SIP 7.3 Leading Difficult Discussions in Class and Online

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Difficult discussions are on the rise in the academy. As the political landscape in the United States becomes more intense and polarized and as the MSU Denver community feels the impact of legislation such as rescinding of the DACA program and the removal of workplace protections for transgender people, the focus of classroom discussions has gone beyond course content and into the need to discuss personal lived experience as it relates to identity. For many students, MSU Denver may be the one place where they can explore the impact of these difficult times on their personal lives, and so it becomes an imperative to create spaces where students can share, be challenged, and be affirmed in their identities while they are learning. 

Salience of identity or experiencing a microaggression may impact a student’s ability or desire to participate in class. For example, a female student walking to class may have been cat-called and suddenly, her female identity and is at the forefront. A student with undocumented parents may be worried they will be deported, making them reflect on their privilege as someone who was born in the United States. A transgender student may have a class in a building where there is no gender-inclusive restroom, and as such, fear for their safety when using a gendered restroom. We rarely know exactly what our students are dealing with when they come to class, and consequently, how various class topics may impact them. Because we cannot control when people may be triggered (having an emotional or physical reaction to something that is said or experienced), it is important when planning to consider how to lead difficult class discussions, since triggers may arise when we least expect it and change the course of inter-student dialog.  

Take a SIP of This: Leading Difficult Discussions in Class and Online

Here are some ideas on facilitating difficult dialogues: 

  1. Take time to review your syllabus and consider what topics may be controversial. Again, we will never know what may trigger a student, but it is critical to consider what issues may arise. Consider how those conversations may contribute to your overall goals for the course, rather than throw a wrench into your lesson plan. Think through the outcomes and skills you want the students to achieve through these challenging conversations.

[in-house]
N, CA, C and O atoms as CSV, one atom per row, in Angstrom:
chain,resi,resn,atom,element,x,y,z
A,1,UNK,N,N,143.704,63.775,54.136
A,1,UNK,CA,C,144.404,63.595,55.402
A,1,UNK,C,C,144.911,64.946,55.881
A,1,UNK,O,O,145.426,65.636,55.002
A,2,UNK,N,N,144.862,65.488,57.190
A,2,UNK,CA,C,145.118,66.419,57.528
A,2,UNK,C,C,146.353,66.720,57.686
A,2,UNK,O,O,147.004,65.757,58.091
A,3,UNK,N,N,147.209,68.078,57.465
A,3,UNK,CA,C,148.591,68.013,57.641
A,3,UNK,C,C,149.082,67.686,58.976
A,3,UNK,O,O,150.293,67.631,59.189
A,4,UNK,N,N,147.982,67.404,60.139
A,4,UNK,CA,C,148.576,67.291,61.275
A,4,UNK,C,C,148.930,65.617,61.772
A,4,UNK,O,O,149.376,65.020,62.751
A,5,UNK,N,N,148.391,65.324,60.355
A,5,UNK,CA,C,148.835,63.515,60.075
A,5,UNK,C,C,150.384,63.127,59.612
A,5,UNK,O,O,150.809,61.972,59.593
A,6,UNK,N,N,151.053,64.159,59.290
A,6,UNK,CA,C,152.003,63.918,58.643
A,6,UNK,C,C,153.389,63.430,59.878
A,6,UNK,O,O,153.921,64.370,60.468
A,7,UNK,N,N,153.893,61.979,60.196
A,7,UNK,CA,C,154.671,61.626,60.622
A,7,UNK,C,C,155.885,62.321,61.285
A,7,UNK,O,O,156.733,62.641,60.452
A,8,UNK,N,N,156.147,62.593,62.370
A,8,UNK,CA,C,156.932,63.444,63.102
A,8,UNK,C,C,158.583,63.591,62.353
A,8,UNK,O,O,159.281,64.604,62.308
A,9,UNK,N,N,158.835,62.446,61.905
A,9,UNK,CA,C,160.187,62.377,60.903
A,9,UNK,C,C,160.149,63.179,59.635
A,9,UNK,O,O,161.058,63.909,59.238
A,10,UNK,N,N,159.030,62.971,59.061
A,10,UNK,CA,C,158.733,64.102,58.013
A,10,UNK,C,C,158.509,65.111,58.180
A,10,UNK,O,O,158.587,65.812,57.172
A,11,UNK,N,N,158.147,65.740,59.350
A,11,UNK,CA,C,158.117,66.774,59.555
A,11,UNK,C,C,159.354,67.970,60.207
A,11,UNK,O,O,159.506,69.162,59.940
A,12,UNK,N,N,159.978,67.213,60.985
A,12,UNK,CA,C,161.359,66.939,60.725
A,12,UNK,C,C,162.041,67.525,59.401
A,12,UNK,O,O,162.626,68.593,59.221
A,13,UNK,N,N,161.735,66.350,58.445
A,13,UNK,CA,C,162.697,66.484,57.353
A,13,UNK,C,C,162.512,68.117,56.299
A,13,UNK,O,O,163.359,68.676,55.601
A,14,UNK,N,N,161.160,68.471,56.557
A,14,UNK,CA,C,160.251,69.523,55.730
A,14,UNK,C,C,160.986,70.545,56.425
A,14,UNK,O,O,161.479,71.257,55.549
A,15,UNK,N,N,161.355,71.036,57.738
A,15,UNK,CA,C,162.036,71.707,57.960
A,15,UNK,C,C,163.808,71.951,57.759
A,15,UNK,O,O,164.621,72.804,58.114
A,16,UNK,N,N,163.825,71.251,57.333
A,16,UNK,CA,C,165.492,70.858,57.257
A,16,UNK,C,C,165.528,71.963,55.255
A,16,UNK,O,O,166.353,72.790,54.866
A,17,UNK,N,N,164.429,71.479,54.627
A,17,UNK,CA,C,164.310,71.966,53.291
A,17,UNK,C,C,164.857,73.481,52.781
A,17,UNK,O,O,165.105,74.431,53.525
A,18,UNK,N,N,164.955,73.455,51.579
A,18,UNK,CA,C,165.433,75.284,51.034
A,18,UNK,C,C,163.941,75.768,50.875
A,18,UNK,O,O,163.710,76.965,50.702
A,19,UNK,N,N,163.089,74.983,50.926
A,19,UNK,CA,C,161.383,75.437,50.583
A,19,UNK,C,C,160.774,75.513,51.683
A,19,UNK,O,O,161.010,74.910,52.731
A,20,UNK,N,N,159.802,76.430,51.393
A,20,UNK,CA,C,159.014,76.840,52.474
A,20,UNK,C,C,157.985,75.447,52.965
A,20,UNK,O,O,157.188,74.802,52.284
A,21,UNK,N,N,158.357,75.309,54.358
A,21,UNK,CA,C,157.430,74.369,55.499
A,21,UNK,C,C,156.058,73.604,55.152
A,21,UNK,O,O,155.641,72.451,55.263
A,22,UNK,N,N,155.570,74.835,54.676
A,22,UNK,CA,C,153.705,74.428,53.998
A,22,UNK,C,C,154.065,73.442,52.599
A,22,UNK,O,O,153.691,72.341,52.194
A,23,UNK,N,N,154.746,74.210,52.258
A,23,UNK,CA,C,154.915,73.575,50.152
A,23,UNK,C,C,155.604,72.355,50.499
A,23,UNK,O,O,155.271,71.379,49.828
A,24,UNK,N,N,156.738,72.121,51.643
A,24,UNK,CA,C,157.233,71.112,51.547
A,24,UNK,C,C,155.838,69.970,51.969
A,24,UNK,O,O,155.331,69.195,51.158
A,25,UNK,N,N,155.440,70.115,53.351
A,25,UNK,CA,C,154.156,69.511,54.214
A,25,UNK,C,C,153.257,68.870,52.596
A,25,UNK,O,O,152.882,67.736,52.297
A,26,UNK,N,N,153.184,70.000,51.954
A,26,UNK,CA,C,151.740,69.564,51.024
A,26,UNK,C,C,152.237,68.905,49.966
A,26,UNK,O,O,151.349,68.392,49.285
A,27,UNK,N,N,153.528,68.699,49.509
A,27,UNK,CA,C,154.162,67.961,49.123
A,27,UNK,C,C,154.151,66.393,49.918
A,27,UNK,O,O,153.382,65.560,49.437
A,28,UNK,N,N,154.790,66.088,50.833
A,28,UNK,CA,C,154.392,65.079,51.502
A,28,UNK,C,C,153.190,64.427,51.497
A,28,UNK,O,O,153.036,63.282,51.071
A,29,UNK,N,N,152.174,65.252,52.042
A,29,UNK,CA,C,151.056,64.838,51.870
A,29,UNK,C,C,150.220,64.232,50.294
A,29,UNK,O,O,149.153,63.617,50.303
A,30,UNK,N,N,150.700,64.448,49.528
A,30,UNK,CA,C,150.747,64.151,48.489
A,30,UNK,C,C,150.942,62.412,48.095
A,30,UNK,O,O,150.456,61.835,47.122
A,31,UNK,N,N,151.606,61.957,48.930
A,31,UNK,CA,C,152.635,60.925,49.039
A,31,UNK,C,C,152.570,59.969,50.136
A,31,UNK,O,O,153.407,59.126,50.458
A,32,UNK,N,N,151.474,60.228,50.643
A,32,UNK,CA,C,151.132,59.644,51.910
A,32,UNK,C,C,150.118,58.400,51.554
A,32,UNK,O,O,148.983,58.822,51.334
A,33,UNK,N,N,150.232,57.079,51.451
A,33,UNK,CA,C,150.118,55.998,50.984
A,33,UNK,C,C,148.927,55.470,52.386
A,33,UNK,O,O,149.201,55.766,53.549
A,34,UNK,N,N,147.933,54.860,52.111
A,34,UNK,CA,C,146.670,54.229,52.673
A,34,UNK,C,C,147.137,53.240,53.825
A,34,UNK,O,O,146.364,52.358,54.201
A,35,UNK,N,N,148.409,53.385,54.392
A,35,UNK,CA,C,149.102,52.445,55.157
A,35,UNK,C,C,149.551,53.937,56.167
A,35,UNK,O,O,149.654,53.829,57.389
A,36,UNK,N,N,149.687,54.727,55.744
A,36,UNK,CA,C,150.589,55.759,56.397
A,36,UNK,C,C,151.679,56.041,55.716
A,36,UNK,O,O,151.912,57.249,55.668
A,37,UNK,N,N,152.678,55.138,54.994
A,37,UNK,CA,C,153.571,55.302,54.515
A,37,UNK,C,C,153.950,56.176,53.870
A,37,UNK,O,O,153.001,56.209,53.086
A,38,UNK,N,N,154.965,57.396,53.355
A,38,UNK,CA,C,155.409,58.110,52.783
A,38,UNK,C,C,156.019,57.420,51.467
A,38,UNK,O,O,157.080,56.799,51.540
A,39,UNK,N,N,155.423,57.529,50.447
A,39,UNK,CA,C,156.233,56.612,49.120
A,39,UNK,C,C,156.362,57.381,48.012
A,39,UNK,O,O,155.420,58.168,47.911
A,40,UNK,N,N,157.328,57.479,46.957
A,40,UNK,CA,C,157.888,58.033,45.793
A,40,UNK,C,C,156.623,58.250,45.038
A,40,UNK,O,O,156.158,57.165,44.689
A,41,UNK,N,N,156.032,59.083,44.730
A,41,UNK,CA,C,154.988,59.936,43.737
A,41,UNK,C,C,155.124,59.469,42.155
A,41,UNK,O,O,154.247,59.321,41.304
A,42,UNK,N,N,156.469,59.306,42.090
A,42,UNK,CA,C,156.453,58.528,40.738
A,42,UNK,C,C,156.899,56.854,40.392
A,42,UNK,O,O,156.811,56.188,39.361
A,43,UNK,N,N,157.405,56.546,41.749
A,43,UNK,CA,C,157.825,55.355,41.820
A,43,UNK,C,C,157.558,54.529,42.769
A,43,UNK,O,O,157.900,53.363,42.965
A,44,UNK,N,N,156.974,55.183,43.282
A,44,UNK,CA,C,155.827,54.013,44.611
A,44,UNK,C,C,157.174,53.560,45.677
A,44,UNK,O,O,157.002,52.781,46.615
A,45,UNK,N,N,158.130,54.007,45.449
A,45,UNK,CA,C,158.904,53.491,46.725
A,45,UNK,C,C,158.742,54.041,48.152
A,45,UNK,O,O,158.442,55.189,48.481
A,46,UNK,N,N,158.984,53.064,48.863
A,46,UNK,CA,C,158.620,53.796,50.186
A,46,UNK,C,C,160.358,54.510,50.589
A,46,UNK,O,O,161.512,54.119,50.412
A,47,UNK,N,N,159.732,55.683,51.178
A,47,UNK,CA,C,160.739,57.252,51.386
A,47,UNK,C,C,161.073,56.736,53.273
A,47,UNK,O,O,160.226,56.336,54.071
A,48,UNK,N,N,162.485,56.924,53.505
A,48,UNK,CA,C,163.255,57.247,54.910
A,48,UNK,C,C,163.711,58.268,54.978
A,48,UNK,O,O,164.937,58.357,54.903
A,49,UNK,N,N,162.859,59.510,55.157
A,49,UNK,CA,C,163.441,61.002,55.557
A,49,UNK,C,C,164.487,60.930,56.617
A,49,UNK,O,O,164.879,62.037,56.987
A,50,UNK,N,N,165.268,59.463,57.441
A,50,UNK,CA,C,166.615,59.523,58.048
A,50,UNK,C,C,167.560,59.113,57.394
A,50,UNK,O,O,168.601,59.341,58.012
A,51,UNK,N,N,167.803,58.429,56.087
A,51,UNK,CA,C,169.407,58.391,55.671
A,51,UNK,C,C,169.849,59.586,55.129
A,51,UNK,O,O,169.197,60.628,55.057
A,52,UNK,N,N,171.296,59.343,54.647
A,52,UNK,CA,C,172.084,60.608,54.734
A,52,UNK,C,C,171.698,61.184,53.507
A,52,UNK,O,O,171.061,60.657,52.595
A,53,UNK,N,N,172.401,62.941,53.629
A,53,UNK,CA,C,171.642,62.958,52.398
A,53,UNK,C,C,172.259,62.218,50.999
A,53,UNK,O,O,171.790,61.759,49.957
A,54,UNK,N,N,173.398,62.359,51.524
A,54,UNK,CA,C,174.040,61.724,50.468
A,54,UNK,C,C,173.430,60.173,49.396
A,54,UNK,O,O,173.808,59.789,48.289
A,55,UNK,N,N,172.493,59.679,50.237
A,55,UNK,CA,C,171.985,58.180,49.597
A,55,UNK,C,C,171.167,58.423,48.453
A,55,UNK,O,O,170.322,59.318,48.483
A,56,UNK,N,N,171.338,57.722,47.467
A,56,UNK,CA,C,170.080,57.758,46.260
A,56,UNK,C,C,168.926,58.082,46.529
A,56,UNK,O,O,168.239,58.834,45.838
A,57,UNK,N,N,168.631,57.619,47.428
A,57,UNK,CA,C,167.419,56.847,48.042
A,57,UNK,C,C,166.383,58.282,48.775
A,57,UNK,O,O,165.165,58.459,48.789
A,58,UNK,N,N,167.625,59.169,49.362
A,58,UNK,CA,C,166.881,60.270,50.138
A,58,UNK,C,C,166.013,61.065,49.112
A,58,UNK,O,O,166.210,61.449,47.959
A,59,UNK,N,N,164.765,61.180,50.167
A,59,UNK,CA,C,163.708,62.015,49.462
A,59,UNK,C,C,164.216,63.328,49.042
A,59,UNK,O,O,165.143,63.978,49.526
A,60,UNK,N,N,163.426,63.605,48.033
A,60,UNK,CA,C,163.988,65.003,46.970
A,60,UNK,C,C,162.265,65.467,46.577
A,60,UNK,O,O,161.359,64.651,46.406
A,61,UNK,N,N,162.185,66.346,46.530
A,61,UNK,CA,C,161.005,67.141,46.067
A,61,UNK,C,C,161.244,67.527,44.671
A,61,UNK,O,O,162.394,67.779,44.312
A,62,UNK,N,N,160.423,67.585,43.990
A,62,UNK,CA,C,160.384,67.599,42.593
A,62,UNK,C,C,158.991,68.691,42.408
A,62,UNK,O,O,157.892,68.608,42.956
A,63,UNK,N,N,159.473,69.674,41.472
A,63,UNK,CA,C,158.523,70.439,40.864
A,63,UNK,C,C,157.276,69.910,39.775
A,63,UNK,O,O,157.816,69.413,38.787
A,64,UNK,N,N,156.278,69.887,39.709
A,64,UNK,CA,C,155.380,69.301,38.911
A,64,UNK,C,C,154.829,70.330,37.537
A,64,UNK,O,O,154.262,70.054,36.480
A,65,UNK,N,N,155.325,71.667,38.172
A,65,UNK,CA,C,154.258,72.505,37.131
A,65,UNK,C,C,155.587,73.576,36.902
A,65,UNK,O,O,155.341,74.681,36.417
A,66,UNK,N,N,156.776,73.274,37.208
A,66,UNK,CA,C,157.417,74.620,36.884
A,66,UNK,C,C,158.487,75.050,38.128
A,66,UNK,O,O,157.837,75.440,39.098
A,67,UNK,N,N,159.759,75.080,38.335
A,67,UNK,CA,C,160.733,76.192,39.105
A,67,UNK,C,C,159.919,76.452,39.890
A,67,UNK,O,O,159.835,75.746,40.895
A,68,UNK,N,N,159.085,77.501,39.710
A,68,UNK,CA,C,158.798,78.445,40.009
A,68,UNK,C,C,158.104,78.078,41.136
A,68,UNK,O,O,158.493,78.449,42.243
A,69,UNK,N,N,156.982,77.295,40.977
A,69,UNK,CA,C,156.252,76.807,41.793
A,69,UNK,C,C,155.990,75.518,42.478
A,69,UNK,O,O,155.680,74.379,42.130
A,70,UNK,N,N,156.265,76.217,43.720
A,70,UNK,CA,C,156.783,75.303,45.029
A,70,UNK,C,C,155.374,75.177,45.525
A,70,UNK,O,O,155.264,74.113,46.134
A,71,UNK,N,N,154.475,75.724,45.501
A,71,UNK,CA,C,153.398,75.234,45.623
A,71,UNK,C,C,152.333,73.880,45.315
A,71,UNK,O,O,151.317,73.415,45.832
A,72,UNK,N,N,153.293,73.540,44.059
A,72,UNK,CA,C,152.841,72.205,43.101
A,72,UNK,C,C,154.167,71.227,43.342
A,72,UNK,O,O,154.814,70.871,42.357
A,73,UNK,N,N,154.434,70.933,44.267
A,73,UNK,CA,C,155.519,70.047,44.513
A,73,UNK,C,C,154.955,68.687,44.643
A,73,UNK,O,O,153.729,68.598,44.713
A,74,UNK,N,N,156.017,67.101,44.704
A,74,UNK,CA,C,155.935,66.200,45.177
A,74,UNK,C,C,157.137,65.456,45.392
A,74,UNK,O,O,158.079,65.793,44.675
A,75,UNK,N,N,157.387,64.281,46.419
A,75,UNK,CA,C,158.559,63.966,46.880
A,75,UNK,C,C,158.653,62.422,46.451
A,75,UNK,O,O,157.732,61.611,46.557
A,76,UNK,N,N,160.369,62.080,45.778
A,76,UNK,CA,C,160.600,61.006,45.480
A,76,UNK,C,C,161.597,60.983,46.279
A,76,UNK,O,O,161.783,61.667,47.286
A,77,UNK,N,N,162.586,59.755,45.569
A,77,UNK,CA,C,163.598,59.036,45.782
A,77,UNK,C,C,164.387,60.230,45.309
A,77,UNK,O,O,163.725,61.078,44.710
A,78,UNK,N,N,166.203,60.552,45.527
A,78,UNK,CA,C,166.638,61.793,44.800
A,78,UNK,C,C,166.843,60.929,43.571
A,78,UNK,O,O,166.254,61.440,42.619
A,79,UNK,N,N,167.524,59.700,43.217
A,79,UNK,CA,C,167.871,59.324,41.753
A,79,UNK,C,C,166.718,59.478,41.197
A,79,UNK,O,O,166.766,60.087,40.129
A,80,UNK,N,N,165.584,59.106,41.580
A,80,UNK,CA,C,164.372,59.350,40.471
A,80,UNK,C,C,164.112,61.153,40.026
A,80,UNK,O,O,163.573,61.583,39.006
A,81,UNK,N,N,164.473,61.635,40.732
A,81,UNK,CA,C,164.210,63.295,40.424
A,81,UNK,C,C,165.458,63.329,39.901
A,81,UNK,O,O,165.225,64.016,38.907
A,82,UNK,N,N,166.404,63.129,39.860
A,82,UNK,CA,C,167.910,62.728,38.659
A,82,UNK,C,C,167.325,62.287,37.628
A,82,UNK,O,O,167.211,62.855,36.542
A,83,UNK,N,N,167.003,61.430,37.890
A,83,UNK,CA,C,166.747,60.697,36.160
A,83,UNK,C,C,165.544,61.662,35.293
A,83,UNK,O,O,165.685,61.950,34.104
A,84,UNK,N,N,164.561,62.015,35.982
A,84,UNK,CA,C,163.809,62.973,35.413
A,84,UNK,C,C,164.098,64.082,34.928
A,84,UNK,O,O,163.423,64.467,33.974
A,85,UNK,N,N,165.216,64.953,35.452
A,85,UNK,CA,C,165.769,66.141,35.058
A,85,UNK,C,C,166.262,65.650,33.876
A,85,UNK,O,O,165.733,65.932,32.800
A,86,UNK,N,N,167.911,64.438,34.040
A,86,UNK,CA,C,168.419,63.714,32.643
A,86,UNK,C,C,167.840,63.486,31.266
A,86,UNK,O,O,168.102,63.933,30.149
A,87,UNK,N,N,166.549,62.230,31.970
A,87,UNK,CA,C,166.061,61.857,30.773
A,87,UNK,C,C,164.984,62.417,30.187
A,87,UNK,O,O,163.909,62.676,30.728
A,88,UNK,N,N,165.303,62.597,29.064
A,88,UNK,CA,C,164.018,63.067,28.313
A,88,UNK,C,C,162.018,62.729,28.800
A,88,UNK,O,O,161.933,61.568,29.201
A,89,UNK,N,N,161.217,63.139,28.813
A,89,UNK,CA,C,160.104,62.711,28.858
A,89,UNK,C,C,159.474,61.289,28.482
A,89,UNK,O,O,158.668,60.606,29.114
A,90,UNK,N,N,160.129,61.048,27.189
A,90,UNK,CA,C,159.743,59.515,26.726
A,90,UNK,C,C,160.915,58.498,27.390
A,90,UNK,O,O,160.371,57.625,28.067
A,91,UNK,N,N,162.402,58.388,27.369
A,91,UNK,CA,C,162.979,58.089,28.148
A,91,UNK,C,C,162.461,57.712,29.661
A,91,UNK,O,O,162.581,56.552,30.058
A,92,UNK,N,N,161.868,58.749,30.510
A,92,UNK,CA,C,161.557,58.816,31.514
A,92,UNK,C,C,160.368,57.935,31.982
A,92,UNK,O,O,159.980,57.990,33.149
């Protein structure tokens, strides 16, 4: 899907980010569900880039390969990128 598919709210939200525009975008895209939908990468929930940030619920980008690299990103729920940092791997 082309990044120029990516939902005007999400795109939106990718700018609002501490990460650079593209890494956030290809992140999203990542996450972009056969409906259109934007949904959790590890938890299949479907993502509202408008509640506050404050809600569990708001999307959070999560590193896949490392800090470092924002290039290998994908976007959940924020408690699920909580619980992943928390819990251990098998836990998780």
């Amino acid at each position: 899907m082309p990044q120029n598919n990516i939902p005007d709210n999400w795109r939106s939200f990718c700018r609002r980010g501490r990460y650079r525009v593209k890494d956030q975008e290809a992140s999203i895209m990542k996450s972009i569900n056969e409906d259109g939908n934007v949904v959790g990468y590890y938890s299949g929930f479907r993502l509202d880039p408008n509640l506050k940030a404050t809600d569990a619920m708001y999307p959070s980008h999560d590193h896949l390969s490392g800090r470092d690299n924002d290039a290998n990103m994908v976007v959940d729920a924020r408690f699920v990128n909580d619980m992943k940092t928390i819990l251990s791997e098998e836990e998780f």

2. Work with the class to set ground rules. There are many different resources and models of ground rules that apply to identity work and social justice. Models such as social justice educator Dr. Jamie Washington’s are very transferable to the classroom. Challenge students to use “I statements” and speak from own personal experience. Work to build relationships of commitment and trust, and engage with active listening techniques.  
  3. Monitor yourself, your triggers, and your own personal biases. Remember that the leader of a discussion is also a participant. When participating in or facilitating dialogue, it is natural that you may become triggered, or have an emotional or physical reaction to something that is said. What are your triggers? How do you deal with triggers? Doing some reflection ahead of time can help you continue to facilitate without responding angrily to the student who may have triggered you. Additionally, it is important to remember that everyone has bias, and often times, implicit bias shows up without awareness. Check out the Harvard Implicit Bias tests and assume that you hold stereotypes that have been influenced by the media and the cultures you are a part of. With that knowledge, take steps to counteract stereotypes.  
  4. Consider multiple modes of expression for processing difficult dialogues or topics. Give students five minutes to write down their immediate reactions, then encourage small group dyads or triads to allow more voices to process. In online forums, students could submit a written reflection on their thoughts. They can decide if they prefer to submit that reflection to the whole class or only the instructor. Everyone processes information at differing speeds and with varying levels of comfort. Offer students a 24-hour reflection window in which to post additional questions and ideas to a Blackboard discussion board. This is effective both in face to face class discussions and online discussions. Students who did not speak up in-class may post thoughts more freely in Blackboard. Considering ideas and responses later may elicit clearer understanding with deeper reflection.  
  5. Above all, see this challenge as a positive. When students dissent or disagree, they are engaged with the content and feel safe to share their points of view. Of course, we never want this to happen in a way that belittles other’s experiences or identities, so it is always good to refer back to the class ground rules once you sense a conversation or topic may be headed towards a negative outcome.  



Still Thirsty? Take another SIP of Leading Difficult Discussions in Class and Online

  • Keep an eye out for the Equity-Minded Pedagogy Series, hosted multiple times each semester. Session topics include Implicit Bias, Starting Your Semester with an Equity-Minded Lens, Creating Inclusive Classroom Communities, and Teaching for Inclusive Excellence. Sessions are open to all MSU Denver faculty, and can be brought to your department as well. 
  • Chronicle of Higher Education: Yes, You Have Implicit Biases Too  

Visit The Well at for more great ideas and resources for Strong Instructional Practices in your higher education classroom! 

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